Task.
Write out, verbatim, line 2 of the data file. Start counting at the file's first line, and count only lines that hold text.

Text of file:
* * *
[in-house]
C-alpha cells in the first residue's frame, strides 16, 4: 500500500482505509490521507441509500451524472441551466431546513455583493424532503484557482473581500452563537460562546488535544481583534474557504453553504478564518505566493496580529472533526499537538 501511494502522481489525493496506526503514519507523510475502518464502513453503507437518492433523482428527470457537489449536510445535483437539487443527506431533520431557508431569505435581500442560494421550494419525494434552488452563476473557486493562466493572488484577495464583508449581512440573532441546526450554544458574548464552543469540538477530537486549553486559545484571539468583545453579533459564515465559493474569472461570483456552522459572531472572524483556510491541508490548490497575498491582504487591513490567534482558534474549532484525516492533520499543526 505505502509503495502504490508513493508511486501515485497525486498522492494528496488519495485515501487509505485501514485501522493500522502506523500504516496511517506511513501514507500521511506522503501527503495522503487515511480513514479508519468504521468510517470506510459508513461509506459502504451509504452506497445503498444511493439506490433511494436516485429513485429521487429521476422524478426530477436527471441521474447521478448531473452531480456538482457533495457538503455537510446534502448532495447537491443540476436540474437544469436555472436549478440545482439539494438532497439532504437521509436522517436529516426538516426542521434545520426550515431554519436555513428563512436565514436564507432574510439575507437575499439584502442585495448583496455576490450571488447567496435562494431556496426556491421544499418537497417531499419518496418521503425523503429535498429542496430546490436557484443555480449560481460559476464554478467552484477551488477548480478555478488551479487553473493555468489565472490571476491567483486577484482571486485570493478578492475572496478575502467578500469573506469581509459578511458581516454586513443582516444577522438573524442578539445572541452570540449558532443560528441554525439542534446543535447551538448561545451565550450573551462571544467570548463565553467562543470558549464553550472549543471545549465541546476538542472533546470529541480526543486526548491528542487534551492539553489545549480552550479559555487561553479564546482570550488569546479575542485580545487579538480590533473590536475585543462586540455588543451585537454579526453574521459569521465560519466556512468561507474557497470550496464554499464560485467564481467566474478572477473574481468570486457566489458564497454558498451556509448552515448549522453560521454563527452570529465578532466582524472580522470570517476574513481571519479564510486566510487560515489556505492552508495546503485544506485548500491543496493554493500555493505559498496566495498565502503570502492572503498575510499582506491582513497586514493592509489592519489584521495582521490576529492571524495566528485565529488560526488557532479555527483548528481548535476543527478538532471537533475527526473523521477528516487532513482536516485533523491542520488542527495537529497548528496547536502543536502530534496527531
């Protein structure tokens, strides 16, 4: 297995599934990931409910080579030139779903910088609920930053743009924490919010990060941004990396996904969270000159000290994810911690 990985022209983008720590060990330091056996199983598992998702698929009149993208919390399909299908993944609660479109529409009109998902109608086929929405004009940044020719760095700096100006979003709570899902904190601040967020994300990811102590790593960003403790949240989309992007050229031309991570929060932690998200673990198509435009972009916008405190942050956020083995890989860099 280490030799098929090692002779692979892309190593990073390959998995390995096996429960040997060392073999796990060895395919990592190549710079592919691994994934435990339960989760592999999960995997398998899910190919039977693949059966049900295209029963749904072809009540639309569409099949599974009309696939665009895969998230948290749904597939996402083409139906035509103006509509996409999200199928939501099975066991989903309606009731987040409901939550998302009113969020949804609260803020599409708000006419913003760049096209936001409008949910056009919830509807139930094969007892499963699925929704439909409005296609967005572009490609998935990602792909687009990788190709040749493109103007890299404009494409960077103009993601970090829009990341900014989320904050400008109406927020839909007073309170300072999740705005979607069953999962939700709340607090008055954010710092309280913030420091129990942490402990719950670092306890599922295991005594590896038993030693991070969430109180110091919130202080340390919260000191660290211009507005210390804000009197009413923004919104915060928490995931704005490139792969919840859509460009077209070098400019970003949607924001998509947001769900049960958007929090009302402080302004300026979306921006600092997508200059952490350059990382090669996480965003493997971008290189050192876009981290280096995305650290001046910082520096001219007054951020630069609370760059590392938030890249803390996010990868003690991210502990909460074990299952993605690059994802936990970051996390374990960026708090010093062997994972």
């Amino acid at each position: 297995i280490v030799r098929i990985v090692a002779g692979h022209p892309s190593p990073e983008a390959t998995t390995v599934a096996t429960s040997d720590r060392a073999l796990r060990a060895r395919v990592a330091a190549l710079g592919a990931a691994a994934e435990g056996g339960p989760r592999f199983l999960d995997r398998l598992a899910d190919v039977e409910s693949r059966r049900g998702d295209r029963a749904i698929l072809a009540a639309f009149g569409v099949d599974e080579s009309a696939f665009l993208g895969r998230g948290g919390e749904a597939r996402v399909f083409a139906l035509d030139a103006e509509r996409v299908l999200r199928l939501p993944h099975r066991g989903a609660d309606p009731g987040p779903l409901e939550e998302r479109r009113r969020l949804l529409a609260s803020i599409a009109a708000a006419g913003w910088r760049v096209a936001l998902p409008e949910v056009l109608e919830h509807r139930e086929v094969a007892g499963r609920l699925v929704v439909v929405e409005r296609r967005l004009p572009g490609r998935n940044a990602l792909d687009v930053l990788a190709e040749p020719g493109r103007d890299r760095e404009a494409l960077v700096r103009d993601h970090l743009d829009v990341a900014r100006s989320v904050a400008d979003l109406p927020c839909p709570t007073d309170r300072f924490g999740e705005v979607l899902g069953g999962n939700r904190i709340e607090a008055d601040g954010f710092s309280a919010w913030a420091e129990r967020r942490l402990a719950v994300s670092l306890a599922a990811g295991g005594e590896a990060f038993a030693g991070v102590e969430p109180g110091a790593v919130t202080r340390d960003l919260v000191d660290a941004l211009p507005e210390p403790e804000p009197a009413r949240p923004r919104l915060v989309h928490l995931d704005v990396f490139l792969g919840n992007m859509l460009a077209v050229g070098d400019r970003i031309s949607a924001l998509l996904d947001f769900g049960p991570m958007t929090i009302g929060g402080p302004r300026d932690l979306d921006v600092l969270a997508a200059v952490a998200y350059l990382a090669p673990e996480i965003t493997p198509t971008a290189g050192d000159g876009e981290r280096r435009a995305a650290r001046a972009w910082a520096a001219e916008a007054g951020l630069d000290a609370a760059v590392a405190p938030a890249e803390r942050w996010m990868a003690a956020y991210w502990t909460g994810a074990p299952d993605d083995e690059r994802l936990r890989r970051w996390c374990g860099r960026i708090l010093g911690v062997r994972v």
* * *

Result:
C-alpha cells in the first residue's frame, strides 16, 4: 500500500482505509490521507441509500451524472441551466431546513455583493424532503484557482473581500452563537460562546488535544481583534474557504453553504478564518505566493496580529472533526499537538 501511494502522481489525493496506526503514519507523510475502518464502513453503507437518492433523482428527470457537489449536510445535483437539487443527506431533520431557508431569505435581500442560494421550494419525494434552488452563476473557486493562466493572488484577495464583508449581512440573532441546526450554544458574548464552543469540538477530537486549553486559545484571539468583545453579533459564515465559493474569472461570483456552522459572531472572524483556510491541508490548490497575498491582504487591513490567534482558534474549532484525516492533520499543526 505505502509503495502504490508513493508511486501515485497525486498522492494528496488519495485515501487509505485501514485501522493500522502506523500504516496511517506511513501514507500521511506522503501527503495522503487515511480513514479508519468504521468510517470506510459508513461509506459502504451509504452506497445503498444511493439506490433511494436516485429513485429521487429521476422524478426530477436527471441521474447521478448531473452531480456538482457533495457538503455537510446534502448532495447537491443540476436540474437544469436555472436549478440545482439539494438532497439532504437521509436522517436529516426538516426542521434545520426550515431554519436555513428563512436565514436564507432574510439575507437575499439584502442585495448583496455576490450571488447567496435562494431556496426556491421544499418537497417531499419518496418521503425523503429535498429542496430546490436557484443555480449560481460559476464554478467552484477551488477548480478555478488551479487553473493555468489565472490571476491567483486577484482571486485570493478578492475572496478575502467578500469573506469581509459578511458581516454586513443582516444577522438573524442578539445572541452570540449558532443560528441554525439542534446543535447551538448561545451565550450573551462571544467570548463565553467562543470558549464553550472549543471545549465541546476538542472533546470529541480526543486526548491528542487534551492539553489545549480552550479559555487561553479564546482570550488569546479575542485580545487579538480590533473590536475585543462586540455588543451585537454579526453574521459569521465560519466556512468561507474557497470550496464554499464560485467564481467566474478572477473574481468570486457566489458564497454558498451556509448552515448549522453560521454563527452570529465578532466582524472580522470570517476574513481571519479564510486566510487560515489556505492552508495546503485544506485548500491543496493554493500555493505559498496566495498565502503570502492572503498575510499582506491582513497586514493592509489592519489584521495582521490576529492571524495566528485565529488560526488557532479555527483548528481548535476543527478538532471537533475527526473523521477528516487532513482536516485533523491542520488542527495537529497548528496547536502543536502530534496527531